Nowadays, Peridot is the August birthstone, the 16th anniversary gem, and the zodiac stone for Leo.
Peridot, also called Precious Olivine, is found only in green color, ranging from a light yellowish green to a deeper green and has been valued for centuries.
Peridot history and myths
This gemstone was first discovered over 2000 years ago.
In the 19th century, the mysterious island where the Peridot originated, Zabargad, was finally discovered off the coast of Egypt. Before that, Peridot was so rare that it became legendary.
Large peridots, more than 200 carats in size, adorn the shrine of the three magi at the Cologne Cathedral. Peridot was also used often to decorate churches of the Middle Ages and the gem stones were probably carried back to Europe by the Crusaders.
Peridot is considered to have the power to drive away evil spirits and becomes even more intense when the stones are set in gold.
In medieval times people believed peridot could protect the bearer from demons, so priests used this gem to heal people of evil influences.
Pirates on the other hand believed that peridots would glow in the presence of a buried treasure, so they always kept at least one stone with them.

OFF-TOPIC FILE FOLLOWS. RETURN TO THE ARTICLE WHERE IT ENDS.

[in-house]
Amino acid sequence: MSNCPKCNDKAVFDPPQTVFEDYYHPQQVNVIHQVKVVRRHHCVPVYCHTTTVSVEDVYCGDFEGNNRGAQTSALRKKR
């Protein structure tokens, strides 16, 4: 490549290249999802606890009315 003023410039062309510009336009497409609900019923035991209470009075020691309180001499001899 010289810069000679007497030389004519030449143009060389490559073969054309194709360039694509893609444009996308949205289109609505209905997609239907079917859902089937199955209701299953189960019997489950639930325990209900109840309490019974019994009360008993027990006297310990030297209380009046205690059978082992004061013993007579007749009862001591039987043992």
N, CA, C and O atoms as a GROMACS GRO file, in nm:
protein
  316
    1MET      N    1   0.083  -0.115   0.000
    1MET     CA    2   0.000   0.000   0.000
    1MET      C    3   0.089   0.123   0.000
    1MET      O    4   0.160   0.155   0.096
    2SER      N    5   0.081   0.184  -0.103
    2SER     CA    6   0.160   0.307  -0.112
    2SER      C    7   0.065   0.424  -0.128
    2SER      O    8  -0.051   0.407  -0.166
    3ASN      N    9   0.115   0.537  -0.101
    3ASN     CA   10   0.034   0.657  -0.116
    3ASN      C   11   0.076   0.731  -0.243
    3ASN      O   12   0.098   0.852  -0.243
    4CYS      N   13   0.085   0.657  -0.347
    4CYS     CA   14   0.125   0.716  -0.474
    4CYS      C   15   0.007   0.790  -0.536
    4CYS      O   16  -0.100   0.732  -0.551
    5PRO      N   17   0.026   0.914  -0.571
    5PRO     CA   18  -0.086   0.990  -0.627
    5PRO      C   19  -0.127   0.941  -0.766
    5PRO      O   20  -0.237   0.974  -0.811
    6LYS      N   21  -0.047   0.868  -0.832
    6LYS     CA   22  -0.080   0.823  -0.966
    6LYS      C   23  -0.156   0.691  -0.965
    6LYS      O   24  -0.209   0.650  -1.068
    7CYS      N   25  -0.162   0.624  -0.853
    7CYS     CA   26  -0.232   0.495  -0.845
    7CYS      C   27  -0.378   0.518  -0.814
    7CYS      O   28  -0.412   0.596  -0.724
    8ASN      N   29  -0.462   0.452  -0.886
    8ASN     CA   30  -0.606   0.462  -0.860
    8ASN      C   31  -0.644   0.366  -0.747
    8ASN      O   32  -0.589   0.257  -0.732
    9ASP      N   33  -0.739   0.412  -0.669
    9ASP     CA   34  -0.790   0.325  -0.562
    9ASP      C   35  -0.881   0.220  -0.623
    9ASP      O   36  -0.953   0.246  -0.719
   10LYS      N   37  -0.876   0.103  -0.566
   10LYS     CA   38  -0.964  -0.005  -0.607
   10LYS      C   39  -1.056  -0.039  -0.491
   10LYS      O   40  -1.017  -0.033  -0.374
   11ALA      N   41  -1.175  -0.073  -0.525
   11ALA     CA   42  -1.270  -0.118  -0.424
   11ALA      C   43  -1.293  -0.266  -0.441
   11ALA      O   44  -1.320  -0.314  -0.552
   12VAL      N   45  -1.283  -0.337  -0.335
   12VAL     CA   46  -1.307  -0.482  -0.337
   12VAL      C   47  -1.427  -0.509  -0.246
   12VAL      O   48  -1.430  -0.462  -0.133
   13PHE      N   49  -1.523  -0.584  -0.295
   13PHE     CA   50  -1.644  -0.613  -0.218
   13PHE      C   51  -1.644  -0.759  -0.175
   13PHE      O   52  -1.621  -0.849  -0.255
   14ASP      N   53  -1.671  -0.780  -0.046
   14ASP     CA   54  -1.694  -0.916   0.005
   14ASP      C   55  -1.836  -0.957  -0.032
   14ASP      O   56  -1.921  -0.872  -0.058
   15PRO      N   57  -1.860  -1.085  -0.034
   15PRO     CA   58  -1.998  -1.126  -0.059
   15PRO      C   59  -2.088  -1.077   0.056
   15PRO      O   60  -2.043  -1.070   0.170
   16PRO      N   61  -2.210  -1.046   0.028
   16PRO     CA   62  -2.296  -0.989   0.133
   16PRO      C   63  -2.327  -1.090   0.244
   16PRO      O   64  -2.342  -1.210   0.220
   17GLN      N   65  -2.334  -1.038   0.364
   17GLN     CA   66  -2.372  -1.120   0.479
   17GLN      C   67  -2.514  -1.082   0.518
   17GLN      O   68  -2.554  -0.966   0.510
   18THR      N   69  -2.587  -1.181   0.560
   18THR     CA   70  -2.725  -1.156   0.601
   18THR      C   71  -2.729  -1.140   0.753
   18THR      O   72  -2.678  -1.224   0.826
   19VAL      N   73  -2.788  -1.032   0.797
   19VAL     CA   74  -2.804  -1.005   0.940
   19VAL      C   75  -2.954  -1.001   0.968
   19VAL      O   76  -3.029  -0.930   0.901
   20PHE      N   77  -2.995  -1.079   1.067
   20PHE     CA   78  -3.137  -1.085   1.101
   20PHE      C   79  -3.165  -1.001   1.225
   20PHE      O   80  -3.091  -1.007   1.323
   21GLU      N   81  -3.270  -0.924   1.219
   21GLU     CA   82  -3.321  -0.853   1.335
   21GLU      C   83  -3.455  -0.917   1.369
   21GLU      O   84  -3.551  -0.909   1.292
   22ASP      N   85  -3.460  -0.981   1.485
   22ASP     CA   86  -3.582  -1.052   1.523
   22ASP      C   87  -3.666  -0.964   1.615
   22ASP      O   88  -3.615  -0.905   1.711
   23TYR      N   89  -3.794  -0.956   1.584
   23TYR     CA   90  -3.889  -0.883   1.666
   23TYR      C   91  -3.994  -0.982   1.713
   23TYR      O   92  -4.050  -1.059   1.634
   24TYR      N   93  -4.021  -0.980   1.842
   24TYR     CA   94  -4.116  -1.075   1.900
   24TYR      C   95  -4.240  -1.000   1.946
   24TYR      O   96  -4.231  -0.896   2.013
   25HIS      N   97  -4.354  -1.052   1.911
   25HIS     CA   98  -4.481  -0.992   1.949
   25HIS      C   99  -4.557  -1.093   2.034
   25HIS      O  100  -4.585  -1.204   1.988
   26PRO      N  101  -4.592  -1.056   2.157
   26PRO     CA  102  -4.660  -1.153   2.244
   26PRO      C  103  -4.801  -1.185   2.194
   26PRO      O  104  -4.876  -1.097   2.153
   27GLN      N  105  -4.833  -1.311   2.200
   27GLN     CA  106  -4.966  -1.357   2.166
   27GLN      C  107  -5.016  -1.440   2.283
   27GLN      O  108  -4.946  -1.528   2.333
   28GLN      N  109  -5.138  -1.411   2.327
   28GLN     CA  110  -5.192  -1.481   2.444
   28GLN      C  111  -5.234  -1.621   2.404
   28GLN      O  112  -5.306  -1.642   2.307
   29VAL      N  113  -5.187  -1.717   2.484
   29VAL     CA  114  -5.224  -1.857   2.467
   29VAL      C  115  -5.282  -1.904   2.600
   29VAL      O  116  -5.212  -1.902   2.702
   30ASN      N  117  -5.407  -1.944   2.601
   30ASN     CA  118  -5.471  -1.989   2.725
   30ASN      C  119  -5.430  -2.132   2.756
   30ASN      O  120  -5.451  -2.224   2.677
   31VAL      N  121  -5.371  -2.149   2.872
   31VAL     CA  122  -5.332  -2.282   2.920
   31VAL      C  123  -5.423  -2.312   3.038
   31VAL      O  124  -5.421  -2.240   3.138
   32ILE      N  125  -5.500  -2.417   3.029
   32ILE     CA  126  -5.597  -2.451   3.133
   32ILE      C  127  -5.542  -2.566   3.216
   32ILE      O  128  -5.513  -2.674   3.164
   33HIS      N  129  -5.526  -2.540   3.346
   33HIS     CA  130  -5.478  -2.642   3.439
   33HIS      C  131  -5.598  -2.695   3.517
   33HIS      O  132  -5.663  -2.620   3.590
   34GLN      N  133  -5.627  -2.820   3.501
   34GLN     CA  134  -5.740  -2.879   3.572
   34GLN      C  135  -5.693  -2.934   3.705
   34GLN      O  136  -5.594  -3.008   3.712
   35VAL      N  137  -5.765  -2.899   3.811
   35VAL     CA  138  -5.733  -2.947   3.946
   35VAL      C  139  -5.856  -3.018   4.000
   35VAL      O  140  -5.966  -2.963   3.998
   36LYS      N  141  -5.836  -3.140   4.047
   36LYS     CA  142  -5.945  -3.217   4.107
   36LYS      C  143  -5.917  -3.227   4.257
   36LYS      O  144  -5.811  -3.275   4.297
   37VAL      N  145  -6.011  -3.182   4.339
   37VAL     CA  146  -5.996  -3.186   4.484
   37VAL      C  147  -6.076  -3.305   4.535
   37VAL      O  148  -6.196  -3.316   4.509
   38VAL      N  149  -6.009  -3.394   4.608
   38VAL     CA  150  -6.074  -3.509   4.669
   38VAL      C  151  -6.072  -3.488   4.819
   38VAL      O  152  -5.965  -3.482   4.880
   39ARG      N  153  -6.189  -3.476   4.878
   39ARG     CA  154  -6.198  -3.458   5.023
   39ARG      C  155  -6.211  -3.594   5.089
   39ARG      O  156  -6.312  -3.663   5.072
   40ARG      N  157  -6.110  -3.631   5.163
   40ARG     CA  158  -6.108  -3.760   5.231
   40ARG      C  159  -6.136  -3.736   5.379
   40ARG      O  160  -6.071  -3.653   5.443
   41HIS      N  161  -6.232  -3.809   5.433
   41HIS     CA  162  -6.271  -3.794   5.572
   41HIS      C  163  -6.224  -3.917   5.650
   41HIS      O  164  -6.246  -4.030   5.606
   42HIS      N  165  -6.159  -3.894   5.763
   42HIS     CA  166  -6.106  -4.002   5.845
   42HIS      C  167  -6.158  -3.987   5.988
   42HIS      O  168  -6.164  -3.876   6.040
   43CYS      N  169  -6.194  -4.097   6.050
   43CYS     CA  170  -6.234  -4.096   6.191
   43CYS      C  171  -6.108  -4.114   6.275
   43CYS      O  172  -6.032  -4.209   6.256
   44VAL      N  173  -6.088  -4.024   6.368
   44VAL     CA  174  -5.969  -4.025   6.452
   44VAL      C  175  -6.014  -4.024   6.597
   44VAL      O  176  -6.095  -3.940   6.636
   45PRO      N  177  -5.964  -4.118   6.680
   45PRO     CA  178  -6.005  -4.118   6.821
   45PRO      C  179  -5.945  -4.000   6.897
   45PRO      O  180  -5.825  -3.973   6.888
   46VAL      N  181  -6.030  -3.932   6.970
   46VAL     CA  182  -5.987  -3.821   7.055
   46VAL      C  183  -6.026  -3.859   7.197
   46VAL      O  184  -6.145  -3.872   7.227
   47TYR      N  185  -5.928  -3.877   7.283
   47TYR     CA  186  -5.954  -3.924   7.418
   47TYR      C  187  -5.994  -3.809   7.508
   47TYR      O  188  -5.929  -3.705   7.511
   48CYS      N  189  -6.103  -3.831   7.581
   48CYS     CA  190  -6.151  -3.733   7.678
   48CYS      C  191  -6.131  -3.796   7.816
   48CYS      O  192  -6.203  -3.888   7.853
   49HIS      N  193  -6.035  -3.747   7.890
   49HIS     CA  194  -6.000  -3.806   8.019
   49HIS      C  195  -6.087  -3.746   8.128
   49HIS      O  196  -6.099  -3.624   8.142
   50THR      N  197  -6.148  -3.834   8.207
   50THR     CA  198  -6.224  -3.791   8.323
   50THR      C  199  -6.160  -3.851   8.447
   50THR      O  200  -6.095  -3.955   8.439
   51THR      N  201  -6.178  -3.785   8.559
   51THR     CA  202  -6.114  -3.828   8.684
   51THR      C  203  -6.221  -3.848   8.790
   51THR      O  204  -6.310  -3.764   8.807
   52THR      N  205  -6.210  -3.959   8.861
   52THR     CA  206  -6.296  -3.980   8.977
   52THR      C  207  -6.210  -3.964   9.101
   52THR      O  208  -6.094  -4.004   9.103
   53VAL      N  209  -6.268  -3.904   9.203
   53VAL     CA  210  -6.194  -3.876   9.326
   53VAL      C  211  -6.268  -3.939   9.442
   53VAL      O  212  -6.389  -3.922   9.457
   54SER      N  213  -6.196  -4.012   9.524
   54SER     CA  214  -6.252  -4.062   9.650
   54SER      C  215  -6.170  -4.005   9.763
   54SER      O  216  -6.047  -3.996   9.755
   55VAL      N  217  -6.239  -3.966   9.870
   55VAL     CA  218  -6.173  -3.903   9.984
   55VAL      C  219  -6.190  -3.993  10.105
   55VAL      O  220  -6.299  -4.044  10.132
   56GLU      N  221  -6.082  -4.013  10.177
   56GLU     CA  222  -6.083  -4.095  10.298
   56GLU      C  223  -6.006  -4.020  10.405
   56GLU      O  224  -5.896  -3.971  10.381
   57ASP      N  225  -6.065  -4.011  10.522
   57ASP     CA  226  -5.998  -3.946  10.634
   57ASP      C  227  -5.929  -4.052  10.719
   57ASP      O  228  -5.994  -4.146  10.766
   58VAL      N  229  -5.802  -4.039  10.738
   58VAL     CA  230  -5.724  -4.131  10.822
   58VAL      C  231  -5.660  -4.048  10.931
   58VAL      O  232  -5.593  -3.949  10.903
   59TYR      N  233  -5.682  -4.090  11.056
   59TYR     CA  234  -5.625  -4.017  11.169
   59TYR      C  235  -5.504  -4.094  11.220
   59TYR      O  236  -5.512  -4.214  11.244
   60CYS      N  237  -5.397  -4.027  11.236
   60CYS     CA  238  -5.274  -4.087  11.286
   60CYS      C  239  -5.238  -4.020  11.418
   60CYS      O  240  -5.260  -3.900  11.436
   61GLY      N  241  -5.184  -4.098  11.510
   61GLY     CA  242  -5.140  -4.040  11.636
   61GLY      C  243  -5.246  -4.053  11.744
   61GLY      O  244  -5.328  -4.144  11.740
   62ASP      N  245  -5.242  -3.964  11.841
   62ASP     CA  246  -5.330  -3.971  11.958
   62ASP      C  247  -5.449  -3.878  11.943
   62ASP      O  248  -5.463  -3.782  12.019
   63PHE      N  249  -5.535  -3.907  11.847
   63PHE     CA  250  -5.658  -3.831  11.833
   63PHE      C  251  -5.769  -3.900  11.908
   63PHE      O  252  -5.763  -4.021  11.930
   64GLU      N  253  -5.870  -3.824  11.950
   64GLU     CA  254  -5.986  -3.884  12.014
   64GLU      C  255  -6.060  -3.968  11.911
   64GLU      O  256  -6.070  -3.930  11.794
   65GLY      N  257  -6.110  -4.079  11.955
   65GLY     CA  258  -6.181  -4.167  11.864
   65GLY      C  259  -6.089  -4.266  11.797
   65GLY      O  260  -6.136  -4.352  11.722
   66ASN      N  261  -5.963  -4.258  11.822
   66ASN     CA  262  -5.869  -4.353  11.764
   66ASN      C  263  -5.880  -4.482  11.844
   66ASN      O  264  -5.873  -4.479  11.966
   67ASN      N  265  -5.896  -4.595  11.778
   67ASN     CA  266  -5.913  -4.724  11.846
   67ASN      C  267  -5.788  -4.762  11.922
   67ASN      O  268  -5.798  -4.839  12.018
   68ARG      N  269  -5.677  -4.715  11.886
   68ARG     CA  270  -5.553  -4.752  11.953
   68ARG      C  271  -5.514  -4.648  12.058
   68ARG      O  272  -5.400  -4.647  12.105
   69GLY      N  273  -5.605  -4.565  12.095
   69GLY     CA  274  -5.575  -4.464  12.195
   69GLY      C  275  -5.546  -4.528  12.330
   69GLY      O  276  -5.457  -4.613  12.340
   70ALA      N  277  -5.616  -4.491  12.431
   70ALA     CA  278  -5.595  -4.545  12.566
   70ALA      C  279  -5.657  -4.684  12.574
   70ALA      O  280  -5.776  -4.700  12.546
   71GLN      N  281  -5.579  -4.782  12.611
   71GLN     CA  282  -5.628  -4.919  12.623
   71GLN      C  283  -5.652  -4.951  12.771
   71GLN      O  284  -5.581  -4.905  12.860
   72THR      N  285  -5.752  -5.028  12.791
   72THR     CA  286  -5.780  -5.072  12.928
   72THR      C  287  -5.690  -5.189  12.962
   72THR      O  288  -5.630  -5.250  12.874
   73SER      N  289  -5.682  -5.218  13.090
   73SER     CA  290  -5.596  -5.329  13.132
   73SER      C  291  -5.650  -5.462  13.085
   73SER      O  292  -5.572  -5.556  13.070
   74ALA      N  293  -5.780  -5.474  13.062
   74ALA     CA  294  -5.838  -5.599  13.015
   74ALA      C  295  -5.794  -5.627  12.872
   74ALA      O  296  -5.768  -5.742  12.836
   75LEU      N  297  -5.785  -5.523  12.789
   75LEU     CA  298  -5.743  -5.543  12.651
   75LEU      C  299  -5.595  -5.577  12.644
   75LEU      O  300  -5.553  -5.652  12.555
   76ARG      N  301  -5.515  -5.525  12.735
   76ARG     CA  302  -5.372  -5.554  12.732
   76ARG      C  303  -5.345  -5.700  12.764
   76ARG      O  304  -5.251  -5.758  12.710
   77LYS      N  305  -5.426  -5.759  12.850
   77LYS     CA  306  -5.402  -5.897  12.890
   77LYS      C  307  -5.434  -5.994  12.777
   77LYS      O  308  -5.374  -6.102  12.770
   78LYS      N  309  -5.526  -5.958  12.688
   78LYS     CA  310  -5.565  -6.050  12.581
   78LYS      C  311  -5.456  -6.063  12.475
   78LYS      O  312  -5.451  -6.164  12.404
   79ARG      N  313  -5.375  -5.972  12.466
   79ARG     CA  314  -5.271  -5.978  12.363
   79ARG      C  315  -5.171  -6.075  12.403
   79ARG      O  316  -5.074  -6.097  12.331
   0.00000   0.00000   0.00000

In India and China, people believed it could stimulate tissue regeneration, so some healers regularly used these gems in their activity.
Where is Peridot Found?
Very large crystals are found in the Mogok district of Burma while the United States seldom produces Peridots larger than two carats in size. While most Peridot is found in small crystals of rocks created by volcanoes, Hawaiian legends believed that drops of Peridot were the tears of the goddess Pele.
Peridot can also be found in meteors that have fallen to earth and is considered by some as the Extraterrestrial gem stone. A few samples of extraterrestrial peridot have even been faceted into gems.
Zabargad, Egypt, in the Red Sea, still produces fine Peridot gems. In ancient Egypt Peridot was mined at night since its color didn’t change from light to dark and could be seen easier at night than in daylight.
Most Peridot today is mined by Native Americans in Arizona on the San Carlos Reservation. Fine large peridot are found in Myanmar and peridot is also mined in China and Sri Lanka. A new deposit of Peridot was discovered in Pakistan in 1994, and these stones are among the finest ever seen. The new mine is located 15,000 feet above sea level in the Himalaya Mountains. One stone found was more than 300 carats!
Its name comes from the Latin word “spinella”, which means spine in reference to its pointed crystals.
Its hardness is 8, and it is transparent to opaque with a vitreous to dull luster. It may be colorless, but is usually various shades of pink, rose, red, blue, green, yellow, brown, black or violet. There is a unique natural white spinel, now lost, that surfaced briefly in what is now Sri Lanka.
Some spinels are among the most famous gemstones; among them are the Black Prince’s Ruby and the “Timur ruby” in the British Crown Jewels, and the “Côte de Bretagne”, formerly from the French Crown jewels. The Samarian Spinel is the largest known spinel in the world, weighing 500 carats (100 g).